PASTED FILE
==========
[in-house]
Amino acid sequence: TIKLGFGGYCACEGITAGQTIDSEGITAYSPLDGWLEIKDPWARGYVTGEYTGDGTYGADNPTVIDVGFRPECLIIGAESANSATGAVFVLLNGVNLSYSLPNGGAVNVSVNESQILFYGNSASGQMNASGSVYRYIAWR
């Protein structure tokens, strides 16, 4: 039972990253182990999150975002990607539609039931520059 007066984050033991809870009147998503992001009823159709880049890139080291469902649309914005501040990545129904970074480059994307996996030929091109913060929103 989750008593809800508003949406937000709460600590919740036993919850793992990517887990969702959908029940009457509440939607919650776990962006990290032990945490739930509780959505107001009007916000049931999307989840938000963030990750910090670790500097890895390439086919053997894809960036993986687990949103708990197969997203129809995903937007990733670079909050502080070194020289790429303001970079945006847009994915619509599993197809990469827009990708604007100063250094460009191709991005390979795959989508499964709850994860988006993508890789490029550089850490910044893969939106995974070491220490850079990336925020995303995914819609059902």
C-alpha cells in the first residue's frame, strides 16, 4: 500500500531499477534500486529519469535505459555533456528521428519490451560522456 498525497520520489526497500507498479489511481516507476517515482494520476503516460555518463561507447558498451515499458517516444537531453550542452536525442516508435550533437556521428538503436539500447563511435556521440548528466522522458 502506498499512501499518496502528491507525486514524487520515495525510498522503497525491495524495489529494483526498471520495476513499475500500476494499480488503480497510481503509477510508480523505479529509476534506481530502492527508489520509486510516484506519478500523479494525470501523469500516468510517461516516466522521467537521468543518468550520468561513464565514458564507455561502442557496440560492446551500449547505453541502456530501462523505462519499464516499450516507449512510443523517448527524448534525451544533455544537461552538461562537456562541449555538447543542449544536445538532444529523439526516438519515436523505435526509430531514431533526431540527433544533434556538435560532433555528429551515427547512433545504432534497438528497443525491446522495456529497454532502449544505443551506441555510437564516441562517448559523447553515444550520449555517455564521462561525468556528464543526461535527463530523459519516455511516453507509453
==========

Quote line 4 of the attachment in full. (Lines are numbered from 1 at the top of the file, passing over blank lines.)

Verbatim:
C-alpha cells in the first residue's frame, strides 16, 4: 500500500531499477534500486529519469535505459555533456528521428519490451560522456 498525497520520489526497500507498479489511481516507476517515482494520476503516460555518463561507447558498451515499458517516444537531453550542452536525442516508435550533437556521428538503436539500447563511435556521440548528466522522458 502506498499512501499518496502528491507525486514524487520515495525510498522503497525491495524495489529494483526498471520495476513499475500500476494499480488503480497510481503509477510508480523505479529509476534506481530502492527508489520509486510516484506519478500523479494525470501523469500516468510517461516516466522521467537521468543518468550520468561513464565514458564507455561502442557496440560492446551500449547505453541502456530501462523505462519499464516499450516507449512510443523517448527524448534525451544533455544537461552538461562537456562541449555538447543542449544536445538532444529523439526516438519515436523505435526509430531514431533526431540527433544533434556538435560532433555528429551515427547512433545504432534497438528497443525491446522495456529497454532502449544505443551506441555510437564516441562517448559523447553515444550520449555517455564521462561525468556528464543526461535527463530523459519516455511516453507509453